Units: If a Idekit variable has a physical unit entered in its metadata, e.g. °C, Idekit Studio attempts to translate this string to a standard BACnet unit code, such as 62 DEGREES-CELSIUS.
High Limit: at settable values this is the recommended high limit, it is advised to limit a setter to this upper value.
Low Limit: at settable values this is the recommended low limit, it is advised to limit a setter to this lower value.
Notification classes are objects which define rules how to send event notifications. If any of the objects shows a change of value or event which has to be communicated to the other network participants, a notification is sent. Each message has a defined priority which specifies how the information has to be processed. The priorities are numbered from 0 (highest, for critical events) to 255 (lowest, for the most unimportant events).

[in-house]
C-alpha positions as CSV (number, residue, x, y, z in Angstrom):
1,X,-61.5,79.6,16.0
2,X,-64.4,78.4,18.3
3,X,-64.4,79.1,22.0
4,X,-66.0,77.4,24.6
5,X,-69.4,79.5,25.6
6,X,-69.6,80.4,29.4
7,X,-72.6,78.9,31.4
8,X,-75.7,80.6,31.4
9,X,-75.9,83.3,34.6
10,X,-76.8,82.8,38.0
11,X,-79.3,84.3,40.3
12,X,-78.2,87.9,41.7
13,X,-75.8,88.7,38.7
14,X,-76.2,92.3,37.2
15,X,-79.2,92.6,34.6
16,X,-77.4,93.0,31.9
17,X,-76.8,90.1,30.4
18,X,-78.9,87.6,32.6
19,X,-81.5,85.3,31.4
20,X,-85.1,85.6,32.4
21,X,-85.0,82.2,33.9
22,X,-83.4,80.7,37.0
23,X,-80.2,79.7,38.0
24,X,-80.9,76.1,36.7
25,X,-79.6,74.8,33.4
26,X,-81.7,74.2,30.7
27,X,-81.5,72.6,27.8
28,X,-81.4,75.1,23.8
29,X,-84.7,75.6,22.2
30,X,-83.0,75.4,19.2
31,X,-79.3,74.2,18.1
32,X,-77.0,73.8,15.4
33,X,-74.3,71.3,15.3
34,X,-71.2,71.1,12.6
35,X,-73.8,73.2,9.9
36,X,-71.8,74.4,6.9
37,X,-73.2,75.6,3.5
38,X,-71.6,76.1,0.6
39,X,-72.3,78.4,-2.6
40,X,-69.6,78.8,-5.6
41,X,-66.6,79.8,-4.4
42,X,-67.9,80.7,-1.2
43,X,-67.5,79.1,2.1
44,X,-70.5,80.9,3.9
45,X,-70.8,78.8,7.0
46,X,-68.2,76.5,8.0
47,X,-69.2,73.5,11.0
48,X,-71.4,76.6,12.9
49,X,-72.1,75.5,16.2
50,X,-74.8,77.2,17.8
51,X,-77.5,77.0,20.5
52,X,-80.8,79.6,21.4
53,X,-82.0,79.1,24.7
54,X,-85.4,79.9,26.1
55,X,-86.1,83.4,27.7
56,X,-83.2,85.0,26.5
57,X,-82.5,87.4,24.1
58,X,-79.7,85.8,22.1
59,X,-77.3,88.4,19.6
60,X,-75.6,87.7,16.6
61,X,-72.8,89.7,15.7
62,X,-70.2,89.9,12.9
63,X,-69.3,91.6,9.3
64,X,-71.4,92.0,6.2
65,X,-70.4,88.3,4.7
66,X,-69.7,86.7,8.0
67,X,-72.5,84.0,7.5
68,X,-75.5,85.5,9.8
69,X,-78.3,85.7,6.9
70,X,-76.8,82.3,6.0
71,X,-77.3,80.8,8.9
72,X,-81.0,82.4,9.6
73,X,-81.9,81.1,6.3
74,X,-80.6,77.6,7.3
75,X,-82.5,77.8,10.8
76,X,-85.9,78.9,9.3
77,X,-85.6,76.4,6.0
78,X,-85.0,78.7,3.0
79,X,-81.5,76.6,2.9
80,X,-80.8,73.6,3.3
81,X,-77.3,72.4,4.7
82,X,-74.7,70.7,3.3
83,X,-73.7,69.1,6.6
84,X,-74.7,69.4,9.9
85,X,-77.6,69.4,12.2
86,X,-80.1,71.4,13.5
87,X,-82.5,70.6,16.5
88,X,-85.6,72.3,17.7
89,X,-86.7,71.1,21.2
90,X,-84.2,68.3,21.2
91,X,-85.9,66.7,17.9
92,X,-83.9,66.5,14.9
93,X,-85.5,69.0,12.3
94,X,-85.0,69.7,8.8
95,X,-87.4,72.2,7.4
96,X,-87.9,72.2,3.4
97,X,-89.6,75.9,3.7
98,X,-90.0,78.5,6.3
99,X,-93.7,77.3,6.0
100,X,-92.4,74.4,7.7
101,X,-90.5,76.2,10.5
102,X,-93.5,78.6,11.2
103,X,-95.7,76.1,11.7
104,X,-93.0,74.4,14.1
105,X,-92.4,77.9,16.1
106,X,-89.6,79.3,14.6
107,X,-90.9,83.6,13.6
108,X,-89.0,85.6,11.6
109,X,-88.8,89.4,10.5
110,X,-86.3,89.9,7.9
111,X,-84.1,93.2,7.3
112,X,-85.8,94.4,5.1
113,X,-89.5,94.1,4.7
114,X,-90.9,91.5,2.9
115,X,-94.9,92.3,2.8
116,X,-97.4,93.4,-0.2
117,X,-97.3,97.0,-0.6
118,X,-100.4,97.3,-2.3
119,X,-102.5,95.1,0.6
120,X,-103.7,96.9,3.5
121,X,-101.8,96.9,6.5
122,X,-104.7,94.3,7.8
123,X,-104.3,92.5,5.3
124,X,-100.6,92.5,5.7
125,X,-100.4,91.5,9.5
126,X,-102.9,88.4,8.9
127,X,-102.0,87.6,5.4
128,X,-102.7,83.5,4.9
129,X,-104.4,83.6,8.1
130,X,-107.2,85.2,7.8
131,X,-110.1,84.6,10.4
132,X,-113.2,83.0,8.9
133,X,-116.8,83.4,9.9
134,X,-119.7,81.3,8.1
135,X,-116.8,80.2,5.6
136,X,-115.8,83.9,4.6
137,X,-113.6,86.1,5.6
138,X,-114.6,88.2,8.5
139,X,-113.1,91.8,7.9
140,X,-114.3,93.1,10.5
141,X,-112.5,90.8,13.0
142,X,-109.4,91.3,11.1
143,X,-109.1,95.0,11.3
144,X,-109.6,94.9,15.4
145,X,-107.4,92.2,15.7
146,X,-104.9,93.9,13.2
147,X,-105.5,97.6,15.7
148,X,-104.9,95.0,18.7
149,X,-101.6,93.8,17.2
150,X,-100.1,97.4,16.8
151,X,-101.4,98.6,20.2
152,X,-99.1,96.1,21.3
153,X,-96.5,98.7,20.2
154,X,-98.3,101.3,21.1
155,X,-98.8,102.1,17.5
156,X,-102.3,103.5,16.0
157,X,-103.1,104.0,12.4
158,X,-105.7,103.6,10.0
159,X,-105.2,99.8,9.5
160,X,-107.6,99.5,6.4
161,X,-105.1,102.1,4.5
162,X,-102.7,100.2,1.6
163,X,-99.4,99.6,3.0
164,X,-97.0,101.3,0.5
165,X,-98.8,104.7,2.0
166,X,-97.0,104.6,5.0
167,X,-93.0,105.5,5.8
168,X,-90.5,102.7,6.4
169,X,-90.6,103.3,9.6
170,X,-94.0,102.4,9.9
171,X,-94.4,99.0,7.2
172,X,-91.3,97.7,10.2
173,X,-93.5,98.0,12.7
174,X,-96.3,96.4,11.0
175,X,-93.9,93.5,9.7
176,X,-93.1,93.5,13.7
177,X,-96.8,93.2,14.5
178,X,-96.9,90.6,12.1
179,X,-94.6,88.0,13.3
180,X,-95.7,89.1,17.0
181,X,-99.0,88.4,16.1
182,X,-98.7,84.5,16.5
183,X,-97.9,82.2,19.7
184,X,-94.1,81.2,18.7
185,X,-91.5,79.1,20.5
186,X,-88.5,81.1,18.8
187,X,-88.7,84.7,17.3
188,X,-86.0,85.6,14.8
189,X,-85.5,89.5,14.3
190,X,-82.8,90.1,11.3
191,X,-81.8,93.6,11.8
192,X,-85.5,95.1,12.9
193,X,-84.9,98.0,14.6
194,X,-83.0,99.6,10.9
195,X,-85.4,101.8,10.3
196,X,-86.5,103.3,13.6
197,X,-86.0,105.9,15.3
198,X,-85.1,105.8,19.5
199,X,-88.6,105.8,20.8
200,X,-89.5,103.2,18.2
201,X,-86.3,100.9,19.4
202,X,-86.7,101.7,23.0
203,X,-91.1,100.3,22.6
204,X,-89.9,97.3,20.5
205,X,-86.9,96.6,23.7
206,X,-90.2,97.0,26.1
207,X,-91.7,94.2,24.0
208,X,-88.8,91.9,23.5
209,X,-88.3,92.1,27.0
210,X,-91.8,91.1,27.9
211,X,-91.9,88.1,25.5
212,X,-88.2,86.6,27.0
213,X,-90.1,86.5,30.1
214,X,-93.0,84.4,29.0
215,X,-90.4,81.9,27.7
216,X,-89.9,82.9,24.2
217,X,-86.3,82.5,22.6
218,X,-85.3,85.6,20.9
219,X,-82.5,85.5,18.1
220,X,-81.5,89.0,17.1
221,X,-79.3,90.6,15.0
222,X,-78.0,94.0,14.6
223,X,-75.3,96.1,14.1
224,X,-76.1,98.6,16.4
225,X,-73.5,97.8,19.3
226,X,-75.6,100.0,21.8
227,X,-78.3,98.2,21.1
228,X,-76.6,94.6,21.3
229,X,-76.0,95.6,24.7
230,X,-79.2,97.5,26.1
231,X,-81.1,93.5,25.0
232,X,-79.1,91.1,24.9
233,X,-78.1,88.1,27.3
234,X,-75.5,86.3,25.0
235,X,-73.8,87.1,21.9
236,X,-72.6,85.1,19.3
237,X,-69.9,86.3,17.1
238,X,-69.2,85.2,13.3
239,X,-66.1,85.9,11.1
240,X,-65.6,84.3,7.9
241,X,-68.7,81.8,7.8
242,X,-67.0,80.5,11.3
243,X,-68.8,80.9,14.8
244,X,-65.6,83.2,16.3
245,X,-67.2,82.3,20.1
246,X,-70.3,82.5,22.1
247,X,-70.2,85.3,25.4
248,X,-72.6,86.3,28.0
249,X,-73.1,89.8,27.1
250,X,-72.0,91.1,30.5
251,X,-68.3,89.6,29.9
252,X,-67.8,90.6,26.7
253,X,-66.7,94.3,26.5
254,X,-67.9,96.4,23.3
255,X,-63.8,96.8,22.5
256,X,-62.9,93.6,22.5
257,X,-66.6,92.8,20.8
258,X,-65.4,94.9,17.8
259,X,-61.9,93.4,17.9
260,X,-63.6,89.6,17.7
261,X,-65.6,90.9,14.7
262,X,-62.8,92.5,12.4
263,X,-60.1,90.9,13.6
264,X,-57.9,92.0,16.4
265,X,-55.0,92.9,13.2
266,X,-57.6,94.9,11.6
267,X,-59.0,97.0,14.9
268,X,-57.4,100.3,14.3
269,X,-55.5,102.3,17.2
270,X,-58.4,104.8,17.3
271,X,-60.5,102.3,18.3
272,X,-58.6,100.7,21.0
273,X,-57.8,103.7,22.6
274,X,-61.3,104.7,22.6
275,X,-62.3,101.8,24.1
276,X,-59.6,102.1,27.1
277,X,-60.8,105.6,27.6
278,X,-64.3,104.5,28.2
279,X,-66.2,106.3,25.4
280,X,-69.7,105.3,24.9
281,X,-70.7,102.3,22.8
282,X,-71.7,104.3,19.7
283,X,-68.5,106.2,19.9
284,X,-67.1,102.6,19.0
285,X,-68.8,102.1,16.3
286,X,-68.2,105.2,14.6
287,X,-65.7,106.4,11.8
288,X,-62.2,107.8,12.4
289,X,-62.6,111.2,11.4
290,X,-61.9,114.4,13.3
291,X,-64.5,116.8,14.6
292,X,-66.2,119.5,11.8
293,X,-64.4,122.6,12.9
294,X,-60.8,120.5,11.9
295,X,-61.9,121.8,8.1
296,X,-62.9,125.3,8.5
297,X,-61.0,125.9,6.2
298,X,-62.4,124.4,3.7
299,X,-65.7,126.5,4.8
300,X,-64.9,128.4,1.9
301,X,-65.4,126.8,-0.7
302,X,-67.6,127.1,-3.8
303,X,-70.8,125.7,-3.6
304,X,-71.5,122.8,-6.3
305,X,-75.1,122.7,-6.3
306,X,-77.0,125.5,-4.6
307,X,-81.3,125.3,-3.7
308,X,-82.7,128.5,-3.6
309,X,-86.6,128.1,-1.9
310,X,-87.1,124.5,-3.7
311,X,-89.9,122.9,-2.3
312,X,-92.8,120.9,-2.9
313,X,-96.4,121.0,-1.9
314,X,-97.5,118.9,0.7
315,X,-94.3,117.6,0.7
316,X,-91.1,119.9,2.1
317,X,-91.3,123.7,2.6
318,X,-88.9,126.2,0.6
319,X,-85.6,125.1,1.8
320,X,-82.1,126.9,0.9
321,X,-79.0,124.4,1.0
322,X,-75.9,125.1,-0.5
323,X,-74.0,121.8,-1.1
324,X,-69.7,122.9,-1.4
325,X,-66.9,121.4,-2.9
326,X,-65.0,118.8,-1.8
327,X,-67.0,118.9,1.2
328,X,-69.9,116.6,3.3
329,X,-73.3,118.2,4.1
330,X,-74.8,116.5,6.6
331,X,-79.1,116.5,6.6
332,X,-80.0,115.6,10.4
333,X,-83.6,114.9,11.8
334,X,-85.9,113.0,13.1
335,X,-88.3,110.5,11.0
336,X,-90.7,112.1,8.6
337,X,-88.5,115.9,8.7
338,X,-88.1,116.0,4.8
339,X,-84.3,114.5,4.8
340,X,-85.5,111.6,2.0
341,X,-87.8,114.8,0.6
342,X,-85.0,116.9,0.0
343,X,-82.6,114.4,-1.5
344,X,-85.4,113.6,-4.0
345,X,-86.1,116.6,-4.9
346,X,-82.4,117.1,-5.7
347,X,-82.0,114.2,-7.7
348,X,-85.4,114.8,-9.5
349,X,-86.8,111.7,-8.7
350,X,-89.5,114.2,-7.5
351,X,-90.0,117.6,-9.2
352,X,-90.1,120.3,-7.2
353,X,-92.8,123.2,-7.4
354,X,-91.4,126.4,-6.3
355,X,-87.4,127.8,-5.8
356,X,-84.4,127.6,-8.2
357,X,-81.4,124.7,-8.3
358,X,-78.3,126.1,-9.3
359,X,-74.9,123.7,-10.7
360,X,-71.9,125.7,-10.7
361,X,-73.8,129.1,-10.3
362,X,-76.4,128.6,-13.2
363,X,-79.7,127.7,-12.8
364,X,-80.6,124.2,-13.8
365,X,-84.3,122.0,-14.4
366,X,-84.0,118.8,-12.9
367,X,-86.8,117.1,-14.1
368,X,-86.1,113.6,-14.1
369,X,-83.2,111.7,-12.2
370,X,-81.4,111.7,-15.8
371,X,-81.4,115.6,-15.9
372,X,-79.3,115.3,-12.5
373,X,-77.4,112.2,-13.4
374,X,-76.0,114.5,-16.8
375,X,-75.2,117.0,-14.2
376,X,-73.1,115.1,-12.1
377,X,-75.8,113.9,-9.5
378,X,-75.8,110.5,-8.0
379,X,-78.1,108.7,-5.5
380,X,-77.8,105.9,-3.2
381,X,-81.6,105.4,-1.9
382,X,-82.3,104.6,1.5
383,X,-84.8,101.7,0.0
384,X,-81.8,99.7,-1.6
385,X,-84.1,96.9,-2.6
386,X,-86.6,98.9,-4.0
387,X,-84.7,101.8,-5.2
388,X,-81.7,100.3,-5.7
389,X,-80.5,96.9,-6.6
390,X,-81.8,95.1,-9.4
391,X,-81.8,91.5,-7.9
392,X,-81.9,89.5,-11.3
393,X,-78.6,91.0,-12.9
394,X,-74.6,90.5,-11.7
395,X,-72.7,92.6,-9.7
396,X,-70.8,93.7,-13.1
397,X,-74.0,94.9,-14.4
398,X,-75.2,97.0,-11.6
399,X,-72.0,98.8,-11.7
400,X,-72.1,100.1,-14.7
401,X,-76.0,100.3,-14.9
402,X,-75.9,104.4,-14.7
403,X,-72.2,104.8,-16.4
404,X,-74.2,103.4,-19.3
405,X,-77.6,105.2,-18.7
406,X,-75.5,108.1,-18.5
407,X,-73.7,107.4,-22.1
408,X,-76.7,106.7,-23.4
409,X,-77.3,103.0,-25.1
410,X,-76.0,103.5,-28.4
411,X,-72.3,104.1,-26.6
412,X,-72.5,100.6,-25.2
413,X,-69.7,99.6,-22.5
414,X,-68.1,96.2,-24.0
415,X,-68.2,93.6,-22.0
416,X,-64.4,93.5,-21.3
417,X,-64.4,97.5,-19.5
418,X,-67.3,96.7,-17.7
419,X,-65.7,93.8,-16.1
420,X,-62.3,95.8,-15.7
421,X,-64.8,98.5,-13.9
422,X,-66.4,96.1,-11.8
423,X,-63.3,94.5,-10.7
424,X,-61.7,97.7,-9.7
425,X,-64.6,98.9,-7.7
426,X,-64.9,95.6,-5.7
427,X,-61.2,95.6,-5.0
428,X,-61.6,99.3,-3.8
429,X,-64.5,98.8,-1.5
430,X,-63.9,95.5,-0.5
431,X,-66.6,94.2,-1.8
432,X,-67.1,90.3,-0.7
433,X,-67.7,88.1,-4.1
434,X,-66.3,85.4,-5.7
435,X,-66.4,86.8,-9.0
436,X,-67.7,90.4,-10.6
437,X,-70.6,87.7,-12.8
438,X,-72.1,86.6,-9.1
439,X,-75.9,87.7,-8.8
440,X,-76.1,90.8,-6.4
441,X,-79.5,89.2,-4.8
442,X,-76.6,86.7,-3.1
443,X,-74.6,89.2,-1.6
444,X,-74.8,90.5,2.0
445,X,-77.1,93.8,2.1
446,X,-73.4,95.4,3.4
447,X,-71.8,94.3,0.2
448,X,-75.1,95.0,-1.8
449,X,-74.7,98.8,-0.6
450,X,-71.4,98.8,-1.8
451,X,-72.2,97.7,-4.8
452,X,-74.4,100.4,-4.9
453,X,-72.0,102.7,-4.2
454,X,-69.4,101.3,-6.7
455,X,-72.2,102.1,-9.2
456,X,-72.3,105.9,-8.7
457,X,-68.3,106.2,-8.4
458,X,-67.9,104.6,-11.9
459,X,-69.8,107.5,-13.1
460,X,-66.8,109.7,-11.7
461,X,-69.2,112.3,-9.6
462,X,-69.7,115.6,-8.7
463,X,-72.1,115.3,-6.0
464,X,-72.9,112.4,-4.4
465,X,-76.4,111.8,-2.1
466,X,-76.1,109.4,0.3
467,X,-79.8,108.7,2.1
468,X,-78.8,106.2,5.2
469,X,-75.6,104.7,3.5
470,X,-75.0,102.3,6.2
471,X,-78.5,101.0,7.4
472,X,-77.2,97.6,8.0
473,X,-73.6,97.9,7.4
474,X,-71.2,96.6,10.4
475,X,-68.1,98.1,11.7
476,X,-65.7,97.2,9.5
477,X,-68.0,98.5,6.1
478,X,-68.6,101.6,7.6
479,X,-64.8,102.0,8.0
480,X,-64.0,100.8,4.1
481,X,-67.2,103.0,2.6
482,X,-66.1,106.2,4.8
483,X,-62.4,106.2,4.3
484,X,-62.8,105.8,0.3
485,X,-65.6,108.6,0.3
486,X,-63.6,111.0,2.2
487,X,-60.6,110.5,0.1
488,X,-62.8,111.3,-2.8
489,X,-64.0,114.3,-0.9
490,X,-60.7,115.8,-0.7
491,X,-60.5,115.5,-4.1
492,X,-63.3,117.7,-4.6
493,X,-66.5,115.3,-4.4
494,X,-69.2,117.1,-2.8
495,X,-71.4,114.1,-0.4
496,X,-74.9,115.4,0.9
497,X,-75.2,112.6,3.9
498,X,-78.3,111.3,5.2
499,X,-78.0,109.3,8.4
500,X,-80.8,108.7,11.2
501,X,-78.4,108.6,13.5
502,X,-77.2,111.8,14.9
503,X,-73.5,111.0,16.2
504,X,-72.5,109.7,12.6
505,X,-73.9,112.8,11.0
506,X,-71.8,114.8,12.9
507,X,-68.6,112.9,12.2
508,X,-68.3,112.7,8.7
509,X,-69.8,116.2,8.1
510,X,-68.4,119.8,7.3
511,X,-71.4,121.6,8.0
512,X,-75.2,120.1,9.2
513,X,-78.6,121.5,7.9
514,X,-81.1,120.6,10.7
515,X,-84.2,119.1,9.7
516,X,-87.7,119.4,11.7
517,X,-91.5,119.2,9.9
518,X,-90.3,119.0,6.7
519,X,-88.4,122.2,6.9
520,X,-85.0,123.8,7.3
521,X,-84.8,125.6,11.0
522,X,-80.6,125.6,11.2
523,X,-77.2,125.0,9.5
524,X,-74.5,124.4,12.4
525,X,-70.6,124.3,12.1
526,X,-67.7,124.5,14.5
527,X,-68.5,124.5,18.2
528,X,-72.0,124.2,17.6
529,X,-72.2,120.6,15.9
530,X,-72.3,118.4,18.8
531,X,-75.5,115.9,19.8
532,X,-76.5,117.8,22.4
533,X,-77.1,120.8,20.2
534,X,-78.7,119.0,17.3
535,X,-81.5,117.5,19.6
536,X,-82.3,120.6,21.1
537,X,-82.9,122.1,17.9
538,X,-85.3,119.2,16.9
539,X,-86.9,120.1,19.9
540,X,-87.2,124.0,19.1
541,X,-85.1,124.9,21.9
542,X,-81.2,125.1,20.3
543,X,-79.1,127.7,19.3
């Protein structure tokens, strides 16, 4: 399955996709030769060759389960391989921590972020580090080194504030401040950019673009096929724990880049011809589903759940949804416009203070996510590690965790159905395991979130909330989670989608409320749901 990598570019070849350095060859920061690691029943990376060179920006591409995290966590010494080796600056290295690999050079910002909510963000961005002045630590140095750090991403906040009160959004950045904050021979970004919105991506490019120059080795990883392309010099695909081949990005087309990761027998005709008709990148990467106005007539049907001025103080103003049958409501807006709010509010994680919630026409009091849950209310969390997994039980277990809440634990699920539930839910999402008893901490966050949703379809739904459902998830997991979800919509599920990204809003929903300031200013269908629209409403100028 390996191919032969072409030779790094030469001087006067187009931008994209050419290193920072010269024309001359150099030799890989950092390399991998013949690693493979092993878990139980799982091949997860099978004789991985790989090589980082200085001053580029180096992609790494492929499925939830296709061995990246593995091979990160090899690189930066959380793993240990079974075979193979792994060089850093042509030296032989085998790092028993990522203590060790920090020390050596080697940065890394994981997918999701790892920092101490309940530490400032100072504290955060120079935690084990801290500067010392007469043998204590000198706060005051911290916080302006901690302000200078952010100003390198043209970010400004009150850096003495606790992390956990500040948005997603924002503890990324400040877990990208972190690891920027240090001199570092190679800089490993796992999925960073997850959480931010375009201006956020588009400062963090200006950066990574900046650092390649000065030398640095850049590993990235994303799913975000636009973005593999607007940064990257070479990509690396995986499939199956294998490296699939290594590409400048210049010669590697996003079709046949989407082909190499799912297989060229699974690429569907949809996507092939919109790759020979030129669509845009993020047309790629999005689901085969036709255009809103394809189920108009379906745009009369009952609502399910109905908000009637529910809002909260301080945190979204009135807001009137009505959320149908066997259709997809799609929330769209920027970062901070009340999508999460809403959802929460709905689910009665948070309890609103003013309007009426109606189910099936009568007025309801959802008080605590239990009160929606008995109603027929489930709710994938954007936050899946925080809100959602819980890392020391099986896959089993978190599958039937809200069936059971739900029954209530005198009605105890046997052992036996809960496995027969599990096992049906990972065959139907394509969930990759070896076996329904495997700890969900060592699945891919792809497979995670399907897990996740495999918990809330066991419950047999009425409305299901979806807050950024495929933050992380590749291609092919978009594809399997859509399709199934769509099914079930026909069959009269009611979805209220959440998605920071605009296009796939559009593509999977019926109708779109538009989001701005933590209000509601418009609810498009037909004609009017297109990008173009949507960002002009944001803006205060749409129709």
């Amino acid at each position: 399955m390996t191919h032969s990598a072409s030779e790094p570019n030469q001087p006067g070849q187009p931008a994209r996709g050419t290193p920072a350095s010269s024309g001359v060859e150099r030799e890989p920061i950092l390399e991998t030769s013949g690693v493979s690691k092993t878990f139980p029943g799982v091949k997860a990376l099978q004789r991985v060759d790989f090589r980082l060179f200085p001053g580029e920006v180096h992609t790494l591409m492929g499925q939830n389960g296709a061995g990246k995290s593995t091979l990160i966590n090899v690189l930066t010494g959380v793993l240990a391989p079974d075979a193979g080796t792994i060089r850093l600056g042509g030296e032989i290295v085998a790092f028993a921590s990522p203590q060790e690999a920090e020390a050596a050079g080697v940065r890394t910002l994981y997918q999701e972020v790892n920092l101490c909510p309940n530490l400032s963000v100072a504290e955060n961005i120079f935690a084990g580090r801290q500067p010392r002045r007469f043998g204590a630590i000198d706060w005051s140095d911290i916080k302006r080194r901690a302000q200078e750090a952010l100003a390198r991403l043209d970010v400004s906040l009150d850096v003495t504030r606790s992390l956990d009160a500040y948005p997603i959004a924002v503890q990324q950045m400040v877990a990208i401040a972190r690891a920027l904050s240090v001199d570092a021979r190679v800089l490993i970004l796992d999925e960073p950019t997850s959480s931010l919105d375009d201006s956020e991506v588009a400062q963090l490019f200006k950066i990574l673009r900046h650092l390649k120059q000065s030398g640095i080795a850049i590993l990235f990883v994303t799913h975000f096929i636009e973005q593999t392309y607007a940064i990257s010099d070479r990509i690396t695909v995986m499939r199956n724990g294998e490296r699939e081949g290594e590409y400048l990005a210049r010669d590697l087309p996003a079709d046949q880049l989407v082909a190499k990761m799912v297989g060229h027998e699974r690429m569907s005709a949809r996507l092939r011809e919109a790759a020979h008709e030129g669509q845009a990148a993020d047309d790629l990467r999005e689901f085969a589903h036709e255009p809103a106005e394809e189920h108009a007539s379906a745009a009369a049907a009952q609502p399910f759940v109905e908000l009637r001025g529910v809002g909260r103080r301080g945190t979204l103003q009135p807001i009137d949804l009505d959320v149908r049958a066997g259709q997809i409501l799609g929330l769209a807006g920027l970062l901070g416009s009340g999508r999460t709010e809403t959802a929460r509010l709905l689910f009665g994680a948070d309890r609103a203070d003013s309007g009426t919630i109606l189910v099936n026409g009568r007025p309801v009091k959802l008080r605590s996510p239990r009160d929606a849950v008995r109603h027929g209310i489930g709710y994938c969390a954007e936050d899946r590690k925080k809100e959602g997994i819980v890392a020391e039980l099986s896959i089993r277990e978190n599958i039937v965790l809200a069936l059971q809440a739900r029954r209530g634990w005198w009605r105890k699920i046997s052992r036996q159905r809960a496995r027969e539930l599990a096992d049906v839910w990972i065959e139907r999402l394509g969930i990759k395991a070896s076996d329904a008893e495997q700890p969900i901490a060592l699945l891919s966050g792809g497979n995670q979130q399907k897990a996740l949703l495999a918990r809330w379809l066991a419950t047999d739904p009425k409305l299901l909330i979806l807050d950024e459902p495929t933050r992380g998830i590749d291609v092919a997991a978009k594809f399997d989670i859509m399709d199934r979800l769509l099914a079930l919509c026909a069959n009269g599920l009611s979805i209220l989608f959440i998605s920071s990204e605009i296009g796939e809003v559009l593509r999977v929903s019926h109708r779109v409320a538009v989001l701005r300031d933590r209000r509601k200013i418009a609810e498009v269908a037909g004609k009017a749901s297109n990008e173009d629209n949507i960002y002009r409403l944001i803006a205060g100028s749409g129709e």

A notification class may be assigned to an object (such as to Analog Input) not before the object has an alarm point connected. As soon as the alarm point changes its state from Normal or goes to another state later, a notification is sent to the BACnet network. The notification priority is defined in the notification class. This means that every object with an alarm point attached must have a notification class assigned, otherwise the Idekit project can not be compiled. On inserting a BACnet server, a notification class named "Class_1" is created automatically, and all objects with attached alarm points are assigned this default notification class automatically.
Inserting a notification class
- Right click the notification class table and select Add Notification Class.
- Confirm by clicking OK.
- In the Notification Class Properties, enter the notification class name (Object name) and priorities for different event types.
- The defined notification class can be used in the BACnet object table.
If you are not sure or do not want to use priorities, use the predefined notification class only.